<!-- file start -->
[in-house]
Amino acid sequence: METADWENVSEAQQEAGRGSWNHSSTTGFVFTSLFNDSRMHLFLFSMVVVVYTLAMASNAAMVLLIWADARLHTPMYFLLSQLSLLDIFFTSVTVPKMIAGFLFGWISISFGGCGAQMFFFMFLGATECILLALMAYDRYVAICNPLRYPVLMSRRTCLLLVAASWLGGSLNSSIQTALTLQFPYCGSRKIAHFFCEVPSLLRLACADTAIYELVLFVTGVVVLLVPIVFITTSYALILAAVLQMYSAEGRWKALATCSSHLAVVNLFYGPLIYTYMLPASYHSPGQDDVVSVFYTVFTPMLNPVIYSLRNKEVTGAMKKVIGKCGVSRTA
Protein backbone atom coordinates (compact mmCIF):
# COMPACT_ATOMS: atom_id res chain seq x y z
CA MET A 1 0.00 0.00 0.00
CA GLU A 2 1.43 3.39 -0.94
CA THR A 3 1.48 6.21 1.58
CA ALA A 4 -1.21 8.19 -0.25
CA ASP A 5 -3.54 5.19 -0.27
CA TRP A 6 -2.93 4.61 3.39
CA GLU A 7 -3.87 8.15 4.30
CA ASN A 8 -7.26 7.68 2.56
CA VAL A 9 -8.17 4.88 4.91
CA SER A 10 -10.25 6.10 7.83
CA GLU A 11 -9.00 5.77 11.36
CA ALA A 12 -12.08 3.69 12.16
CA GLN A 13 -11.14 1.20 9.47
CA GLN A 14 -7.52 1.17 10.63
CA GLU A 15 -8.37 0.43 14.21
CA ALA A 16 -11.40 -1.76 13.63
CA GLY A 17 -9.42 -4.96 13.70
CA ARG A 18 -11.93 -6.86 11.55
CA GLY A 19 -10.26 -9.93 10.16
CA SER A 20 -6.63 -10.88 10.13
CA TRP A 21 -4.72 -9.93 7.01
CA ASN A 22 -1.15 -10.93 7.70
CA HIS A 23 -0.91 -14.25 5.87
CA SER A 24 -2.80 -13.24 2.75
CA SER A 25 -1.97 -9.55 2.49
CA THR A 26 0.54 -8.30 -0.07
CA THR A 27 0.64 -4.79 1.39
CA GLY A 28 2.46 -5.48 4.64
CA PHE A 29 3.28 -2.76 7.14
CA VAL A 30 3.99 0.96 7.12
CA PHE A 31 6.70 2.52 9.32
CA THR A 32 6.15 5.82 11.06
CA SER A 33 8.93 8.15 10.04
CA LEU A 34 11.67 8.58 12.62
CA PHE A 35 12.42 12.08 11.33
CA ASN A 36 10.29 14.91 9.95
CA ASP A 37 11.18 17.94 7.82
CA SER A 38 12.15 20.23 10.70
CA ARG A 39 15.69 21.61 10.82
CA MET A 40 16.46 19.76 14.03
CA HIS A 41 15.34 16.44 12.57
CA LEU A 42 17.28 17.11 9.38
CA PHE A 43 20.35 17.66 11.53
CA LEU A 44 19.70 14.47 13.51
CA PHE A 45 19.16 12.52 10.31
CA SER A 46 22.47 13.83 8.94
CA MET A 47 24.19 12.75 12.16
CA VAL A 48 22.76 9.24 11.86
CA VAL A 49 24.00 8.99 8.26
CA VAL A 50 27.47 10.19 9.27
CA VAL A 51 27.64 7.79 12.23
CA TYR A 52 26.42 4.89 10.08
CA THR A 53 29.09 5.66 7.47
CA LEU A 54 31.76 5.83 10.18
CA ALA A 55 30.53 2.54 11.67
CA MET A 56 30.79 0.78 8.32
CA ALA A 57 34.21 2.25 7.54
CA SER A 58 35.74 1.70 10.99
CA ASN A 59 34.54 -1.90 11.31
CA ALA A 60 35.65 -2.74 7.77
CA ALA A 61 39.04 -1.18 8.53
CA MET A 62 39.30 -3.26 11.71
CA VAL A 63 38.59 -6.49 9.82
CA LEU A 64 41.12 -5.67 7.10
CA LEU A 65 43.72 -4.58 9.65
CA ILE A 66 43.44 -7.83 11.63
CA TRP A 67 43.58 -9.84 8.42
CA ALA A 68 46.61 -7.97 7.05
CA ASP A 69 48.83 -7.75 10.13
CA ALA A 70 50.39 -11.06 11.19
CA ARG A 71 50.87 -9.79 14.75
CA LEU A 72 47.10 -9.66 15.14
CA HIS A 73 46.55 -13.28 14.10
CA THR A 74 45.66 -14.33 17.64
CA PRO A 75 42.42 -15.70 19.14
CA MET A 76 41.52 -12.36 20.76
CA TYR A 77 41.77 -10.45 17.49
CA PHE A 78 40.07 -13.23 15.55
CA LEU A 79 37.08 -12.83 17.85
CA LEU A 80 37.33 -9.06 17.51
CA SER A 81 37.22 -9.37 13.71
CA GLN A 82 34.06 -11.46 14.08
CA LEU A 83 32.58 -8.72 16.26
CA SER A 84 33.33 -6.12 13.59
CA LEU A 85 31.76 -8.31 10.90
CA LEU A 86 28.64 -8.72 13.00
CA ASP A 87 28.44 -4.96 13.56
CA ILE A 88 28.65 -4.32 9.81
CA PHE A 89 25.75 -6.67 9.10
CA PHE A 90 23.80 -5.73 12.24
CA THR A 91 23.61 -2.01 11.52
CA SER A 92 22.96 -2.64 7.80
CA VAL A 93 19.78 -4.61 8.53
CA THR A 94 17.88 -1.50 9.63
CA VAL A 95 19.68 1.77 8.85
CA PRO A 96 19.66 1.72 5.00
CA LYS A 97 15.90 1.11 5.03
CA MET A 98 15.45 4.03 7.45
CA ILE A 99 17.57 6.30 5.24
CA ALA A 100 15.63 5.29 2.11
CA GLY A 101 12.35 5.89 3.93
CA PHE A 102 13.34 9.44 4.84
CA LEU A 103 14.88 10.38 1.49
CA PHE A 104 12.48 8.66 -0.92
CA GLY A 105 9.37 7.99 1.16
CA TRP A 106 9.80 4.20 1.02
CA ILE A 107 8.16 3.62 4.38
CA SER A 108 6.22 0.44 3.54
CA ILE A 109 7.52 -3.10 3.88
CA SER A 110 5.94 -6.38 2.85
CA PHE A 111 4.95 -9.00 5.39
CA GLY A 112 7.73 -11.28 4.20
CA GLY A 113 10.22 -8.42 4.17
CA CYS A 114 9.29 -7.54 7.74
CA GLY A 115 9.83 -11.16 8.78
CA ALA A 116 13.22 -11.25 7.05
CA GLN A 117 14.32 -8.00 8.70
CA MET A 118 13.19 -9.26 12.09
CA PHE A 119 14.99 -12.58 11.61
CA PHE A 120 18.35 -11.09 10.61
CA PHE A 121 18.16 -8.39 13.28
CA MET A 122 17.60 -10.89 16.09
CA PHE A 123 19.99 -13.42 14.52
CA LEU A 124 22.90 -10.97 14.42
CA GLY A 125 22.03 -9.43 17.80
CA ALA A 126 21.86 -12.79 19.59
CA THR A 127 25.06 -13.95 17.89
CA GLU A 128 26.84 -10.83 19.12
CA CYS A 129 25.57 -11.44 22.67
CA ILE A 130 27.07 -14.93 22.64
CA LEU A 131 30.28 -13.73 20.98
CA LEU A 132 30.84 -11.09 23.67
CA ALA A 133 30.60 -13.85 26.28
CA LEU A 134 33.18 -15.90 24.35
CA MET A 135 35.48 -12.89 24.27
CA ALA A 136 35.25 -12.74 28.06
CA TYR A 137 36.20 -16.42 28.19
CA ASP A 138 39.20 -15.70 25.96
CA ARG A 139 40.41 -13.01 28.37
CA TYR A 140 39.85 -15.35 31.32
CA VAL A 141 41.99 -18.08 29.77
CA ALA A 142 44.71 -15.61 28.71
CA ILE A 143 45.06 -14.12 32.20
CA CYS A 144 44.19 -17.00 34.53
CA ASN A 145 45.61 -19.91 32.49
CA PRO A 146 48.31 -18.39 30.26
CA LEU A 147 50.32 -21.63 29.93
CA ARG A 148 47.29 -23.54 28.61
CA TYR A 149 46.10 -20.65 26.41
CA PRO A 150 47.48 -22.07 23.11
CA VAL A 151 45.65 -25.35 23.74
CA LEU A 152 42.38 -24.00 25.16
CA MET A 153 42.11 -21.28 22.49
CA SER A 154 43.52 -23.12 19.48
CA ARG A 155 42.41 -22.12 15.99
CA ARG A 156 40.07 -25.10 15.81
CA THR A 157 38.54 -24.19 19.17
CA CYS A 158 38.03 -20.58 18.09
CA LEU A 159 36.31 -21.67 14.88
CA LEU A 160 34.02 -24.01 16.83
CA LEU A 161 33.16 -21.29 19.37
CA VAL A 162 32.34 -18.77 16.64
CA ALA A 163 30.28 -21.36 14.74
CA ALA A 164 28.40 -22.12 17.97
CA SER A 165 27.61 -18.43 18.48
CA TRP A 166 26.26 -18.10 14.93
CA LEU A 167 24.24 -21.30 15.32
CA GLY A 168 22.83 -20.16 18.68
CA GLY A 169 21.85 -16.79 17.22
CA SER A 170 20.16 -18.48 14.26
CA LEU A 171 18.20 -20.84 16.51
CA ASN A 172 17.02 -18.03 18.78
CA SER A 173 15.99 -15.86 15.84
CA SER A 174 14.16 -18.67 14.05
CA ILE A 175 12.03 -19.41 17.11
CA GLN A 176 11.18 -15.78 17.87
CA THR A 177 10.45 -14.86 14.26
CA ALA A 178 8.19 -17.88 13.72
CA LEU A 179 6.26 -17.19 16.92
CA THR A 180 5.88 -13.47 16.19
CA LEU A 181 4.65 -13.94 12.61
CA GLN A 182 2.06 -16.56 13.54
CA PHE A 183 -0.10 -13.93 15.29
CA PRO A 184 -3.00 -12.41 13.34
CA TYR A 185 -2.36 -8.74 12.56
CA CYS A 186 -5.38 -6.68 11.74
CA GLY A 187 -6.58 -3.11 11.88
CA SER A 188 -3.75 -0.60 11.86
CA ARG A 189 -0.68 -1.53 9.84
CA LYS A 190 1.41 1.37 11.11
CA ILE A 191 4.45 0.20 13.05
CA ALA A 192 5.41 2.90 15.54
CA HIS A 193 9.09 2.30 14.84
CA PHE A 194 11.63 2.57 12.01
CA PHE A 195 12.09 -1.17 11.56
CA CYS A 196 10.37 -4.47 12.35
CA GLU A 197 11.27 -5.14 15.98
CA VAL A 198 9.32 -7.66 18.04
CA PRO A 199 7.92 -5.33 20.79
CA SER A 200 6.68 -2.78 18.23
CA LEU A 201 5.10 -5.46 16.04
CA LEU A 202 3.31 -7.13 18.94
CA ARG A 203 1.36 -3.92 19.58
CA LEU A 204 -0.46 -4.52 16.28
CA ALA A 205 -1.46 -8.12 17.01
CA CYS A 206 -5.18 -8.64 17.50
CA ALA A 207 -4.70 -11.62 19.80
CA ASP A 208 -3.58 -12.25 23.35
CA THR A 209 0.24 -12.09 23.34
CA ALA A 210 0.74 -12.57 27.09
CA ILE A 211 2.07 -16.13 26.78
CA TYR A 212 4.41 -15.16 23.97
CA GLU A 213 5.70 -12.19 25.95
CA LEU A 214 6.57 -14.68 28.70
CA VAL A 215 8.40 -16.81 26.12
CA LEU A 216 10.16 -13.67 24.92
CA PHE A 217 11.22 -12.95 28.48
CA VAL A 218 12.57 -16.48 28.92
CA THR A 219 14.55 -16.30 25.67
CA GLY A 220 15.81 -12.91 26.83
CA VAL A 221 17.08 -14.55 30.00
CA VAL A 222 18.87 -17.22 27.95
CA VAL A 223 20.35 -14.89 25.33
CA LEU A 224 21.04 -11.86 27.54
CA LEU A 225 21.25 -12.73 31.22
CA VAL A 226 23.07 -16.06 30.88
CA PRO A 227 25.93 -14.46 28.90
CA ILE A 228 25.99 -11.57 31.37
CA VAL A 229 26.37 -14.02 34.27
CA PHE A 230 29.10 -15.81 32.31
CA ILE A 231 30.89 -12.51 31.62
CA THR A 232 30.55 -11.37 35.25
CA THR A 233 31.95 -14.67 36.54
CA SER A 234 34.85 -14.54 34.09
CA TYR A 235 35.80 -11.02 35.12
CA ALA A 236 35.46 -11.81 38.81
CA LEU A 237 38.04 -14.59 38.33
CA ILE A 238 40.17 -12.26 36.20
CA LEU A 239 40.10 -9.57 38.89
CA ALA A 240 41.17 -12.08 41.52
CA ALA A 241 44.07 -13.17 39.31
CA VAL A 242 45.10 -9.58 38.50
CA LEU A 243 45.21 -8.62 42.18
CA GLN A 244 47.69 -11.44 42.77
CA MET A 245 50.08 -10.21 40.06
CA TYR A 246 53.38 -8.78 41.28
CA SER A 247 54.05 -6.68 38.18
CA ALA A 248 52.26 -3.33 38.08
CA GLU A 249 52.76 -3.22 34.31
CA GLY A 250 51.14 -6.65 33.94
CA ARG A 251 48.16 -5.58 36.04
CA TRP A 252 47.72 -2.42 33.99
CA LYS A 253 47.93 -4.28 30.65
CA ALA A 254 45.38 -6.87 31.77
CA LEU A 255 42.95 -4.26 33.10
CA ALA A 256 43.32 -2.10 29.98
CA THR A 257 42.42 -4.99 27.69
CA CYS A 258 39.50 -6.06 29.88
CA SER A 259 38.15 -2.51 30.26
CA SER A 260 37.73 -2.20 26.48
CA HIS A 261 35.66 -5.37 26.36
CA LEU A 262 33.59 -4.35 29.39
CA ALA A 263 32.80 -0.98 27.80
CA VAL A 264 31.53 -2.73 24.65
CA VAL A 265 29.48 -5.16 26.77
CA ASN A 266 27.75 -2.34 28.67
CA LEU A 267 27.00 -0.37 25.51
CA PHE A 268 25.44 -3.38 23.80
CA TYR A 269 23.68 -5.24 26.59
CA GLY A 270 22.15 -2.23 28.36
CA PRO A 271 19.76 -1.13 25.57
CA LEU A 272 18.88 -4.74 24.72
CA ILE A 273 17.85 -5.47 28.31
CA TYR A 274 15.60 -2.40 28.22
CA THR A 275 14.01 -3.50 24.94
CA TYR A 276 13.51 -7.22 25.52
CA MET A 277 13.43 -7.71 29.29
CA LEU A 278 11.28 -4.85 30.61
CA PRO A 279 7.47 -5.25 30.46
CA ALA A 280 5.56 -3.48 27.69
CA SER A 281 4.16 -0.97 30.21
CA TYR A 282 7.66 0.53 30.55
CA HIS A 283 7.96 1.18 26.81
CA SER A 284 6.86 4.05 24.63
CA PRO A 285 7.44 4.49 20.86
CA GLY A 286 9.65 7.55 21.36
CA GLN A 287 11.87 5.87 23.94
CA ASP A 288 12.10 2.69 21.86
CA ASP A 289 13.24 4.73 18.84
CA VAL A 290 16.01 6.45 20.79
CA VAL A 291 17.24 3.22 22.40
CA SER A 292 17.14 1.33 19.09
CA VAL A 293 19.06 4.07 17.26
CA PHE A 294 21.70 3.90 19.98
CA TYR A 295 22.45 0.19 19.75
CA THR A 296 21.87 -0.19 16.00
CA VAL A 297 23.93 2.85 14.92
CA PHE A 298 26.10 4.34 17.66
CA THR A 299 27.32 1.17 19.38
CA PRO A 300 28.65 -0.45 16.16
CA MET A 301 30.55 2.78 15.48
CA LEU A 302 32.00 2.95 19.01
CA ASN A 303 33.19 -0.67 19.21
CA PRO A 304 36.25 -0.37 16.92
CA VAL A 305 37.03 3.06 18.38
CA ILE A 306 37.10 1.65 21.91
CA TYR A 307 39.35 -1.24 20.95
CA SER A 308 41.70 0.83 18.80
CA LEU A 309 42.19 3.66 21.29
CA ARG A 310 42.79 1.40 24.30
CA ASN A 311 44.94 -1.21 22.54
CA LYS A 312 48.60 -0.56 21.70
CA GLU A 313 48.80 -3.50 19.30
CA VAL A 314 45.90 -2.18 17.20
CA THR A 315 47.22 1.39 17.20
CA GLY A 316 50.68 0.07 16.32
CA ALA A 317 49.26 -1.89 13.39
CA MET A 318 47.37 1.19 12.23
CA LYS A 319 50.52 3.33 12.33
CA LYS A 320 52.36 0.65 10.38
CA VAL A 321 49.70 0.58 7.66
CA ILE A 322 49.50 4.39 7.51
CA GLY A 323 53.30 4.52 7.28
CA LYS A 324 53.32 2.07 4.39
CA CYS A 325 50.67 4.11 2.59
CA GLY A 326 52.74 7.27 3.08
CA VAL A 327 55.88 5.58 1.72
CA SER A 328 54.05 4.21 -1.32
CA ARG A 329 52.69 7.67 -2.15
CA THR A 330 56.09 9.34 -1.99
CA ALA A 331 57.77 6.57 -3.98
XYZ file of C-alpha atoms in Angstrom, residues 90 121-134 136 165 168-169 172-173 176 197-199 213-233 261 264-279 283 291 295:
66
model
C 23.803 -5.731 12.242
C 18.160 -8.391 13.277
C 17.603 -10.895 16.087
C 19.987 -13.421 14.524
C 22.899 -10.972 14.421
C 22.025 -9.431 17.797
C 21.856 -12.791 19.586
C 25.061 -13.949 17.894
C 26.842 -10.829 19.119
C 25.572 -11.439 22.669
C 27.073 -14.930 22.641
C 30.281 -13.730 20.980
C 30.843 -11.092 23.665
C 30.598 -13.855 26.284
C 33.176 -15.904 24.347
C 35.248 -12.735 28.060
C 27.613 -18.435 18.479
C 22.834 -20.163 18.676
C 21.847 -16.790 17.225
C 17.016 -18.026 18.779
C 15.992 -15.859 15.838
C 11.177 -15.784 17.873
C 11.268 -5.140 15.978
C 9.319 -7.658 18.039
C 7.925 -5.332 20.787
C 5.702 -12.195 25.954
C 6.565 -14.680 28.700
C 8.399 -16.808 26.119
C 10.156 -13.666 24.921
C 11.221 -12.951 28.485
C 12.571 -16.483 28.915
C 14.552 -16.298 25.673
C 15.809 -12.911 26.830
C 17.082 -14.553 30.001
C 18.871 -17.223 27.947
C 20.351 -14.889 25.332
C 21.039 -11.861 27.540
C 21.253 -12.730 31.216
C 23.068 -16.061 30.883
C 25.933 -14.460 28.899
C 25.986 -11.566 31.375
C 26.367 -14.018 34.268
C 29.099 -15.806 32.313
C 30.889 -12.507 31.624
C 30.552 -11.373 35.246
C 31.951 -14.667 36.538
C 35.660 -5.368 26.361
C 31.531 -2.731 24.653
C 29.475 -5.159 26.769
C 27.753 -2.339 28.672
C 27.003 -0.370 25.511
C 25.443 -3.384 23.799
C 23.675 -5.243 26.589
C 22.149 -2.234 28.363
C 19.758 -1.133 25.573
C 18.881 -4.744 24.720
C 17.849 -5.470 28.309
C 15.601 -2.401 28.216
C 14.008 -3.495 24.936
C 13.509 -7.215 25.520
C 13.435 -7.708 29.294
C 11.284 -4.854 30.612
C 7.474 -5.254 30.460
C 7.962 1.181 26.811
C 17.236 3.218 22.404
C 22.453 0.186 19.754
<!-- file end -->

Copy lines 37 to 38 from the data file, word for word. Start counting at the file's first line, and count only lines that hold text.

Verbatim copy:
CA SER A 33 8.93 8.15 10.04
CA LEU A 34 11.67 8.58 12.62